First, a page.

Today was awesome!
Oh! This is so difficult!
Since October, last year, I have been writing about amazing scenes, exciting days, and things that made me go ‘wow! I love it!’. So how am I going to tell you about today!
Well, it is up there with my top 10 of everything we’ve ever done.
It’s as wow as the whales in Sydney and (though I was not blogging then) the Grand Canyon or the Victoria Falls.
And it is to the credit of Anne-Marie and Michael who host the Arista of Rotorua that we went. Thank you guys!
John has always wanted to see a live volcano up close. For me, it was whales: for him, volcanoes!
Our friend in Melbourne told us that White Island was stunning and well worth the trip. But the debate was over how to get there: helicopter or boat?
Partly it was a question of money. The boat being about one quarter the price of flying; not just money, but value! In a boat you’d see dolphins and take all day. The helicopter only takes three hours.
The boat means an early pick-up, a coach ride and possible sea sickness if it’s rough. Travel Advisor reports feature sea sickness as part of their reflections on going by boat, because it is a long way out to sea. The helicopter, however, flies out direct form Rotarua but it is VERY small and carries other risks: like plunging into the sea from a great height.
Well, you’ve guessed by now, we went by helicopter.
We arrived at the Lake before 8 am and witnessed the clear grey of post dawn. It was eerily silent and the helicopter was not actually there. We were very pleased to see it fly in as by this time we were sitting on the closed office steps of Volcanic Air Safaris, wondering what was happening. However, we loved watching the crowd of sleeping brown ducks bobbing on the water.
Once airborne the journey was fantastic. The lush green forest, the aerial view of the logging company at work, the coast, the simple blue of the sea and sky melding together, and finally the island, itself, looming before us.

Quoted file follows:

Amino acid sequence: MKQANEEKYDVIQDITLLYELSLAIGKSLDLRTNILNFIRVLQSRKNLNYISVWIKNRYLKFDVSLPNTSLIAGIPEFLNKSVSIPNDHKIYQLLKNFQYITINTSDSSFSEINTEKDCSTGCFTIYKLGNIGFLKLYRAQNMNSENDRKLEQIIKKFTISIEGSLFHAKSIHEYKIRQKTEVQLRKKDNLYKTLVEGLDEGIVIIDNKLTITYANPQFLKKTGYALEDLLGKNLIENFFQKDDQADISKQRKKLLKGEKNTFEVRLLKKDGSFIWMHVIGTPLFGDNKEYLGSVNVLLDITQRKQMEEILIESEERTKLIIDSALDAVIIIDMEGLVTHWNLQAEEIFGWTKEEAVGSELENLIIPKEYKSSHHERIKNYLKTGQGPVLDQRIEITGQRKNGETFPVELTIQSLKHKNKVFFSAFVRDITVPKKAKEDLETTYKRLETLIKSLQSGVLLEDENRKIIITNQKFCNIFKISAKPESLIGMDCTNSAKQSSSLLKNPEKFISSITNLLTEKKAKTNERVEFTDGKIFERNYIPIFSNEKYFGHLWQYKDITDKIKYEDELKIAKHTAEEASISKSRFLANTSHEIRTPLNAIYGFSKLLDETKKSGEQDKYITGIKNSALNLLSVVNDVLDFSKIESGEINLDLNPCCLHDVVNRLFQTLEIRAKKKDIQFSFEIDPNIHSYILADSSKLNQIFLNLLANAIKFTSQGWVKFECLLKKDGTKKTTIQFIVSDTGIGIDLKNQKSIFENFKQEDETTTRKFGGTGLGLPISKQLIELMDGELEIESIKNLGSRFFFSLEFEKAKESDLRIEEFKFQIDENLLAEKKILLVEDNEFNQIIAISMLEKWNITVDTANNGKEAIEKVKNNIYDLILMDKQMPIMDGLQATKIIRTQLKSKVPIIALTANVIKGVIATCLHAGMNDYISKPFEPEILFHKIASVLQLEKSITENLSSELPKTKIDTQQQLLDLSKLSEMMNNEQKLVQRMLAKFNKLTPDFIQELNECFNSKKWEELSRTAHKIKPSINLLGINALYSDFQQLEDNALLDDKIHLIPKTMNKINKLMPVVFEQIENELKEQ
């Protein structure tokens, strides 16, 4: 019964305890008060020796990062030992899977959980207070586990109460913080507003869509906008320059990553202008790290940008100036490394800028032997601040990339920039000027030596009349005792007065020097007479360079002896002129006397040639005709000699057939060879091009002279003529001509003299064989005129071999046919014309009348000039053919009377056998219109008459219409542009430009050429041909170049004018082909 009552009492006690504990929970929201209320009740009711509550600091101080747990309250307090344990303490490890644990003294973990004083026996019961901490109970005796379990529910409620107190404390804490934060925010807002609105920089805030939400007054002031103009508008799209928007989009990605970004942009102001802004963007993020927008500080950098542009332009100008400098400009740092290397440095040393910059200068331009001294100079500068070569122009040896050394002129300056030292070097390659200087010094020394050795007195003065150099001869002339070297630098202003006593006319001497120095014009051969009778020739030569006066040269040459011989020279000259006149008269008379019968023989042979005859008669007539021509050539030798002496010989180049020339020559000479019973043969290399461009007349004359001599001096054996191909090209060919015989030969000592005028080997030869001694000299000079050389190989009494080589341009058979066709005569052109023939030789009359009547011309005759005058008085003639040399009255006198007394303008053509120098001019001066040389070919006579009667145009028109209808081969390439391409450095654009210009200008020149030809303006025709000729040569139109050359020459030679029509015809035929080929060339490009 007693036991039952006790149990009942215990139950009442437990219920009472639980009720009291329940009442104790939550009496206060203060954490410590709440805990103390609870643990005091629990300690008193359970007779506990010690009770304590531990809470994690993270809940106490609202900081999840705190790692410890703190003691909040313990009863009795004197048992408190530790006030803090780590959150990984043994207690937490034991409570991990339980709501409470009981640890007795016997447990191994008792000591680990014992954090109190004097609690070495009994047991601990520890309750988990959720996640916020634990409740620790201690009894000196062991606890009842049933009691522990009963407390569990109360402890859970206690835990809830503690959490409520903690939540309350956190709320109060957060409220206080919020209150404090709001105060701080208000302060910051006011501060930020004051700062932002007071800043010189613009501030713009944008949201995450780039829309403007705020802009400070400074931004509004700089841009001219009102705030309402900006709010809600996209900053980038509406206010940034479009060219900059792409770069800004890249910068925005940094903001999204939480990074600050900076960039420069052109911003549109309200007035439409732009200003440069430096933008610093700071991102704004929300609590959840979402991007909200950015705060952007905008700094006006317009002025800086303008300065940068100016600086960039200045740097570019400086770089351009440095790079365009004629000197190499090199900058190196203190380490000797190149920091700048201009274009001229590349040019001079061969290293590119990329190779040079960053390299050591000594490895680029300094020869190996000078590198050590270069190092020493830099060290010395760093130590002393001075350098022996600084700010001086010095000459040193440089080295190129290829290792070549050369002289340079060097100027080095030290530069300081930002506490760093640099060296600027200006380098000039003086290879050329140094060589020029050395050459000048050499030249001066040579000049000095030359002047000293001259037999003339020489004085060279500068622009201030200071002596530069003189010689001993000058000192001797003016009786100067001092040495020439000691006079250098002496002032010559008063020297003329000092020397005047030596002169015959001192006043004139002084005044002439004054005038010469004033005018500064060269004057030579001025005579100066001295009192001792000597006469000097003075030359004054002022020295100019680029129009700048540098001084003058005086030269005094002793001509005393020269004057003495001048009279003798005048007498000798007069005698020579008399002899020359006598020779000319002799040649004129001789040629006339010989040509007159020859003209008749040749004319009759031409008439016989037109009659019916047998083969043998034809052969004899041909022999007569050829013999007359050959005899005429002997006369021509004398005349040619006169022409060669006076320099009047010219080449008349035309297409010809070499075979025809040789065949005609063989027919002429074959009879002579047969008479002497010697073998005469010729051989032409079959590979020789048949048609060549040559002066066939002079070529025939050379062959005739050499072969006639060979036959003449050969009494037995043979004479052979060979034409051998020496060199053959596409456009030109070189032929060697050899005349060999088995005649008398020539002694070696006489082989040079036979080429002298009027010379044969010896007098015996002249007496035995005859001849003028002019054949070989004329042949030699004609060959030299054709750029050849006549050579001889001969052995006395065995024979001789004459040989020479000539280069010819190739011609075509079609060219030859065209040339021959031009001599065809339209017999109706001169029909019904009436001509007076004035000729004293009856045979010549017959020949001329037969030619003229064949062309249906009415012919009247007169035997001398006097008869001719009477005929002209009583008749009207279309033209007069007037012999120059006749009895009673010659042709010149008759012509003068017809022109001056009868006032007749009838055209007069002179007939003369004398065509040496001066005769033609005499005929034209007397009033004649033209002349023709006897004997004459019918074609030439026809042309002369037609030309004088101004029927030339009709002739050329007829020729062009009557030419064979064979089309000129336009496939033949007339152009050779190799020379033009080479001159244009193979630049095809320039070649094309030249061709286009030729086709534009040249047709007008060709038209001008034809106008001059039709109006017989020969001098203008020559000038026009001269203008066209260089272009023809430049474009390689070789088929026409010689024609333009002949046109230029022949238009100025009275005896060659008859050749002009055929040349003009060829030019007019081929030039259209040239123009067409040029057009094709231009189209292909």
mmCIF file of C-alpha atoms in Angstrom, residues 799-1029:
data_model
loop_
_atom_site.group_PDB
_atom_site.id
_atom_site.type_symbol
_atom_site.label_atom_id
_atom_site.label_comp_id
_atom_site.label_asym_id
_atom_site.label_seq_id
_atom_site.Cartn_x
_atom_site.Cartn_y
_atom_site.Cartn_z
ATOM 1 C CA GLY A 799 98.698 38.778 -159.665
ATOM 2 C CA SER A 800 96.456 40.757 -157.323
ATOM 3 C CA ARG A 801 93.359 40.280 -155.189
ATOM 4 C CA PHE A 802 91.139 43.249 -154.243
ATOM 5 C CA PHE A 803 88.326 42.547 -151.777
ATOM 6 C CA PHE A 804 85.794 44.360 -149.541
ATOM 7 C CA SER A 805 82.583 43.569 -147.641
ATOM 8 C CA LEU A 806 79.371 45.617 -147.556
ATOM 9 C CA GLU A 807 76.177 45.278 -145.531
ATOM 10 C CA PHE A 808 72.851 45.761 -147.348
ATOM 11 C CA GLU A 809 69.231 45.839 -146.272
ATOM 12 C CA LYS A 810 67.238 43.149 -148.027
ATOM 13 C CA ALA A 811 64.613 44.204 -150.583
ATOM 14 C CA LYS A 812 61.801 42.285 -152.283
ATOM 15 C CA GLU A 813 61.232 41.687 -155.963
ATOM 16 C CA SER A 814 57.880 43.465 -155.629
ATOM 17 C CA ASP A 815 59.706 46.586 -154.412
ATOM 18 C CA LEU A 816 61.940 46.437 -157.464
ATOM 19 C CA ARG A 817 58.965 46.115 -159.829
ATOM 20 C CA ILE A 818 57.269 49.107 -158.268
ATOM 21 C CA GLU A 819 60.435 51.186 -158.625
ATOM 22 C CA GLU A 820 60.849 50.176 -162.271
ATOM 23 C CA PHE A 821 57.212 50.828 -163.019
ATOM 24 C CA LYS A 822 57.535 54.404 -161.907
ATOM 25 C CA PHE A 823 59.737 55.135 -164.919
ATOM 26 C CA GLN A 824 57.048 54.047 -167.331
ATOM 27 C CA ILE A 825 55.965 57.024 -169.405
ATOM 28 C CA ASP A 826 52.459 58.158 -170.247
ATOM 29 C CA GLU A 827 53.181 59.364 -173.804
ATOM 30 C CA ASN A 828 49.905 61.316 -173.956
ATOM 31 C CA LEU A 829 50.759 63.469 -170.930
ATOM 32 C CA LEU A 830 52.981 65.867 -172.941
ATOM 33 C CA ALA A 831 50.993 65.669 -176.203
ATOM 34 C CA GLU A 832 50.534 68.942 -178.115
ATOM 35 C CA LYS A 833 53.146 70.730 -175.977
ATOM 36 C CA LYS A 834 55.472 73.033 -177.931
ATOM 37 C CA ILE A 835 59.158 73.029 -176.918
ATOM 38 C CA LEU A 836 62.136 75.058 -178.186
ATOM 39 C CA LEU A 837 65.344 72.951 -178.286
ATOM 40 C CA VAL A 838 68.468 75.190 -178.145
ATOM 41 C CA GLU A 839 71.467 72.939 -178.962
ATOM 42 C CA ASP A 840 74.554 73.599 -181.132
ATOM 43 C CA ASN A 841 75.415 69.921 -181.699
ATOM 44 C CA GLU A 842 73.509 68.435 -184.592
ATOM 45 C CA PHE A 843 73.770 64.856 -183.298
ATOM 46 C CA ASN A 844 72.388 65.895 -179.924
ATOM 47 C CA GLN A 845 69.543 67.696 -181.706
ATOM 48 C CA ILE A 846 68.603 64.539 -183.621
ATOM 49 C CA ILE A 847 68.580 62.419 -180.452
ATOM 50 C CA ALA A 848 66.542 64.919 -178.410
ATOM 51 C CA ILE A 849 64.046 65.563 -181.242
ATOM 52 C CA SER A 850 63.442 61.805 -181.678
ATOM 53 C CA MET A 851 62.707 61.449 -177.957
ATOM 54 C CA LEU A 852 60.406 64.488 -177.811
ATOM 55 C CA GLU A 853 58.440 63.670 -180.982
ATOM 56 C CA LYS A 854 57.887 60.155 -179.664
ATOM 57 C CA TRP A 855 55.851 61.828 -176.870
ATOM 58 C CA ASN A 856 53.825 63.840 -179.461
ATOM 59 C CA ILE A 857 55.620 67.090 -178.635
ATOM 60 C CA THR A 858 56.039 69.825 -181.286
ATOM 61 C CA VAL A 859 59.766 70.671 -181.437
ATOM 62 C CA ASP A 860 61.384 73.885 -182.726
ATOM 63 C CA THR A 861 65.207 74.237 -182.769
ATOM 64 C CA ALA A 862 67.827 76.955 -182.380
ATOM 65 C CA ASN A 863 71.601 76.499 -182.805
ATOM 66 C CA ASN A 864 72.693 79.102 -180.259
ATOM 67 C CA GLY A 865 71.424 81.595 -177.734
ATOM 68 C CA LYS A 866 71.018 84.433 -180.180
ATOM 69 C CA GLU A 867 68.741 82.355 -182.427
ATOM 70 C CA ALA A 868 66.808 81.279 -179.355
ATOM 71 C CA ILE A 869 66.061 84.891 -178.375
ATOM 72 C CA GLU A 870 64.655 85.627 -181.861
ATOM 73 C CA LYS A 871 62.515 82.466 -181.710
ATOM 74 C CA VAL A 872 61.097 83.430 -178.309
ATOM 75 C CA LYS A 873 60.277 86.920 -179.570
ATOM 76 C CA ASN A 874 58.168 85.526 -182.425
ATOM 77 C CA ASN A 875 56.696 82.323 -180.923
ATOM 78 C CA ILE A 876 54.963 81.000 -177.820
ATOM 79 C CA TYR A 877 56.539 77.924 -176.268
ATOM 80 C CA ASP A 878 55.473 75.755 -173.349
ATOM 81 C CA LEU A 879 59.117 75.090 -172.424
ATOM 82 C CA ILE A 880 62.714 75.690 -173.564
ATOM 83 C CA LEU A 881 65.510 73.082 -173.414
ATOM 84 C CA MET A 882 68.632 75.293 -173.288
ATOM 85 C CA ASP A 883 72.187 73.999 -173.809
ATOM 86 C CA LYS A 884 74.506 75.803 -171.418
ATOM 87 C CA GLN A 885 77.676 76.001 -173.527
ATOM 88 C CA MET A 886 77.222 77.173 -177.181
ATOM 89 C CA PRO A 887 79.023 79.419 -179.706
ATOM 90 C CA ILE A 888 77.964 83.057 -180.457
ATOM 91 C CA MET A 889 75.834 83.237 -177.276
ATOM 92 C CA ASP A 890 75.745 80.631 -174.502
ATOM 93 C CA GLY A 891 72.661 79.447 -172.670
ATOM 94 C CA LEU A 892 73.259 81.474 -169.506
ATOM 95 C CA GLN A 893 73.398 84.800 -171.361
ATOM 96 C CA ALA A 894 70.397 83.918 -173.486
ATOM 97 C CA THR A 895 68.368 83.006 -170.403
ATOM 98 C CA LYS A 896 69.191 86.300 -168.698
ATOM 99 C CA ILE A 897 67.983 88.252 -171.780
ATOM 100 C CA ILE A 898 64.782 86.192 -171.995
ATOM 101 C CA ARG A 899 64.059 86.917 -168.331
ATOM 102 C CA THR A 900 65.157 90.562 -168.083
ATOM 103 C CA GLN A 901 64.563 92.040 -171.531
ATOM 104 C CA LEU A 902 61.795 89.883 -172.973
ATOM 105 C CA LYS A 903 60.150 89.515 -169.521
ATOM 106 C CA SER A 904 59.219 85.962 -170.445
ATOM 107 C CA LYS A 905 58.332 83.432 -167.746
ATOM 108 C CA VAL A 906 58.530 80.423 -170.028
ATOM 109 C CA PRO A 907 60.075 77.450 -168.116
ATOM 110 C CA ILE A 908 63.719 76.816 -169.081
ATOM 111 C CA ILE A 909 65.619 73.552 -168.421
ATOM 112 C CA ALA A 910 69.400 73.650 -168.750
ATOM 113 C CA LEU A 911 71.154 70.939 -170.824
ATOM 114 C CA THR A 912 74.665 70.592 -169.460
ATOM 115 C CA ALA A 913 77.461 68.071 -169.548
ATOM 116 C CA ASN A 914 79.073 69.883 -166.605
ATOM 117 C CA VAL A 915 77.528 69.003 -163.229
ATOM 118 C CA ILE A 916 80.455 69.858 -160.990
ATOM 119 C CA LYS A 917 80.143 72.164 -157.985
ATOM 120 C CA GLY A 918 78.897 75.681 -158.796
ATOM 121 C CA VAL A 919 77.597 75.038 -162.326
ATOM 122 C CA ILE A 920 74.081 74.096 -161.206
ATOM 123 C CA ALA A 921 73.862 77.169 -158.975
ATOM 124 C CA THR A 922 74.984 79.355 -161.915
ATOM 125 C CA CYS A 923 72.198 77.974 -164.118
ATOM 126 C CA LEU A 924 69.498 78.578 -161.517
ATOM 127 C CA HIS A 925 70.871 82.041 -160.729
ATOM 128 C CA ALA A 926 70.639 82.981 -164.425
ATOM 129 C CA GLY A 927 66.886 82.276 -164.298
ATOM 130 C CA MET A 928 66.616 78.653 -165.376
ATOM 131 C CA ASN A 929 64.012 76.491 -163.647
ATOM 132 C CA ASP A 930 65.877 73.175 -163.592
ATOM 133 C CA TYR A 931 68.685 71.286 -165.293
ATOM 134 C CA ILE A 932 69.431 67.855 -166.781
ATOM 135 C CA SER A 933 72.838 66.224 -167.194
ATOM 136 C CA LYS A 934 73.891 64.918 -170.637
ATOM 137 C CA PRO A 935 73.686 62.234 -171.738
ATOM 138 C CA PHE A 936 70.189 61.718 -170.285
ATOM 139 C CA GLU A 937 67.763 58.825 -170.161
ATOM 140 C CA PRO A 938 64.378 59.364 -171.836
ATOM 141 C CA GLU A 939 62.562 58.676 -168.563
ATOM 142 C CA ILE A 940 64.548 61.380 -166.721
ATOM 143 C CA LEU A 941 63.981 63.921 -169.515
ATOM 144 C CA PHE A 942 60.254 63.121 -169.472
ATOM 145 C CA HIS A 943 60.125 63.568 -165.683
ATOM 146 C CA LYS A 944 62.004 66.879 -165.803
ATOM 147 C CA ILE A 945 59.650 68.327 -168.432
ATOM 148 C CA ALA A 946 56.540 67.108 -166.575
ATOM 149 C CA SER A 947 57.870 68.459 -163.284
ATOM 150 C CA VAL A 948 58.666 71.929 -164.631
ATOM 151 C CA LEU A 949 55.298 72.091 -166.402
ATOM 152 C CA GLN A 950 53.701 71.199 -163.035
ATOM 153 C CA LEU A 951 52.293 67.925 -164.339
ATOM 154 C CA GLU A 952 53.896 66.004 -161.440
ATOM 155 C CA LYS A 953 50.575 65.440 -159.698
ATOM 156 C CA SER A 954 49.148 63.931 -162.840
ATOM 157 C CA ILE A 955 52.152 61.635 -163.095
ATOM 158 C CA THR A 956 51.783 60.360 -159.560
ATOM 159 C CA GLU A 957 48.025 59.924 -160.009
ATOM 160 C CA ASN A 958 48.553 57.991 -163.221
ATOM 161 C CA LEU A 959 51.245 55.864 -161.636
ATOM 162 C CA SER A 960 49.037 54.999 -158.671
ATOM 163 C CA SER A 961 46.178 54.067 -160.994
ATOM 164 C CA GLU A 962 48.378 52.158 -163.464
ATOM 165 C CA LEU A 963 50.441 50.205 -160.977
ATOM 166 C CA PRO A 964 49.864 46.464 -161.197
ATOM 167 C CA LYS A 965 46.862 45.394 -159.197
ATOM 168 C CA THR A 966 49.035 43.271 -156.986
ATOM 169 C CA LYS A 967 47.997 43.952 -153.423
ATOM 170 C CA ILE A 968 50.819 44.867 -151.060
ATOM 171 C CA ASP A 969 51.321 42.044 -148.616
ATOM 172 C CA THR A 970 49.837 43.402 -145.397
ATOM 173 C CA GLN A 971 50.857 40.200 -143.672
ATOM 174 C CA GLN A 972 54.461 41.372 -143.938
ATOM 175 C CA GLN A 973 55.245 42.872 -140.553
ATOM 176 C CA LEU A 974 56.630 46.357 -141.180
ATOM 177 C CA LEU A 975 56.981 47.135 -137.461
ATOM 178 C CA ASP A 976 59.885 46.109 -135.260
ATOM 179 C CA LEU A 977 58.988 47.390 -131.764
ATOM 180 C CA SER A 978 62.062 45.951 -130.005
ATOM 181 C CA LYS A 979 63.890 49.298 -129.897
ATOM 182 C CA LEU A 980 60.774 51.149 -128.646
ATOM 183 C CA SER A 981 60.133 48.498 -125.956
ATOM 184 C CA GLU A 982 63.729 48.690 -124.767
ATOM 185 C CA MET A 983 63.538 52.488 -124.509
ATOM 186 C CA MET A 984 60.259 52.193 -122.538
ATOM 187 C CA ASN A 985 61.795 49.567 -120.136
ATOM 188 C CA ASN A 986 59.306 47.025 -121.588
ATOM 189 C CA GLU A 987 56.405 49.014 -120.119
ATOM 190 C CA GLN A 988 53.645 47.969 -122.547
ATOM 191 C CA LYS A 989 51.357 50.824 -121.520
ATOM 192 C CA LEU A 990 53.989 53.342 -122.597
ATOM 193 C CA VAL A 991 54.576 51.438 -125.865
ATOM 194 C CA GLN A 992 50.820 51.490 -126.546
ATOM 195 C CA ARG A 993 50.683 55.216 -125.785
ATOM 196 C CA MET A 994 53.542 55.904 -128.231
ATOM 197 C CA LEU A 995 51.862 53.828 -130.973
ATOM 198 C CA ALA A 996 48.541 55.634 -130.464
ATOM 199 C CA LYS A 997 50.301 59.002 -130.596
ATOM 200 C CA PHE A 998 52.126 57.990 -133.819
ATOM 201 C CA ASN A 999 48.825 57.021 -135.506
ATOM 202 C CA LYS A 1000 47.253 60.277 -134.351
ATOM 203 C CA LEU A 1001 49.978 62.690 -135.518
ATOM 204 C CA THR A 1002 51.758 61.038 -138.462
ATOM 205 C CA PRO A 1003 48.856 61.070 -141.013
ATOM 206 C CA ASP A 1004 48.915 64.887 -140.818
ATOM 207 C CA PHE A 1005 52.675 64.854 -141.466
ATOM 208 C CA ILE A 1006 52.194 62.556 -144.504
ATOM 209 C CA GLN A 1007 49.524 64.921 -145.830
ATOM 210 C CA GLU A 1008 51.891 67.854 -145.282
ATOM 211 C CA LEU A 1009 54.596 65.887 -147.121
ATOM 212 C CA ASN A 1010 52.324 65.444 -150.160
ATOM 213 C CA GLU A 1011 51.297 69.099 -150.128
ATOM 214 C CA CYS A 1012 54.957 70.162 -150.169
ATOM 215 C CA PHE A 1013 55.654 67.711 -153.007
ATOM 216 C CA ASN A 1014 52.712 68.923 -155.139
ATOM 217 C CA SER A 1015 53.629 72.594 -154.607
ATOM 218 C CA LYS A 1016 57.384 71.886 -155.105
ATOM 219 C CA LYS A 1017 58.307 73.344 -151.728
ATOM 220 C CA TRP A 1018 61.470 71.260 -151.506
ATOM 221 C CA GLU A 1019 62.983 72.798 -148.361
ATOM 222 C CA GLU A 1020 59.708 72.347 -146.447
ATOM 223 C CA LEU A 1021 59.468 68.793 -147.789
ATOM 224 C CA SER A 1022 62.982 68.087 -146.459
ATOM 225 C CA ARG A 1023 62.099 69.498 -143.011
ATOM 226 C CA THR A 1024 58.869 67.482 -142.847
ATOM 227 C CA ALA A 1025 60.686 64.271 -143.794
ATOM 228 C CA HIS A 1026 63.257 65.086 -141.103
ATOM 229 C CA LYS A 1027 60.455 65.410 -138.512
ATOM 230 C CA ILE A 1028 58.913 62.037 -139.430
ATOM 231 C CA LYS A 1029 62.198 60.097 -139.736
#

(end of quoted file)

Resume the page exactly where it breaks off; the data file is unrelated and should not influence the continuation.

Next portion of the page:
First we sweep over the island and it’s volcanic heart. White Island is one of our younger volcanoes and erupts with some force every 11-15 years, the last major eruption being about 11 years ago!
At times it was just too steamy to see through the sulphurous gases. You could feel our little helicopter battling against the sudden jets of wind in the chaos which reigned about the crater.
But the island was phenomenal!
Colourful: red ferric and ferrous rock, black lava in aerated light bombs, white steam gushing from black vents, even some green algae – who would want to live here?- but the most impressive of all was the sulphur! From palest yellow, through hues of bright yellow, gold and dappled yellow with white. Simply beautiful.
Noisy: pits of bubbling mud or boiling water; jets of steam hissing through vents; the wind roaring round so strong that three time it blew off my compulsory hard hat, which, by the way, perched delicately on my head no matter how I adjusted the thing. It was to protect us against the occasional black bomb of hot lava which may spring out of the volcano. If it had done the hat would certainly have come off and the next bomb would get me!
The ground was surprisingly soft, mostly with abrasive rocks littered in all colours over it.
And the smell! Acrid sulphur. We really needed our masks to permit us to approach some of the gaseous areas.
Kerry, our pilot and tour guide, was casual and informative. He let us take our time so that in all we spent over an hour walking around the geological wonder. He showed us the sulphur mine wreckage, long abandoned and told us how it was used for fertilizer! We walked down to the seashore and burnt our fingers on the hot black sand.
In all we took 300 photos between us, and came home overwhelmed by the excitement, the wonder and the amazement of seeing such a hot, hostile environment. Anne- Marie bounded out the office to ask how we got on. Having enthused to her, we got straight onto Facebook and shared some of the photos with friends.
Then there was the afternoon…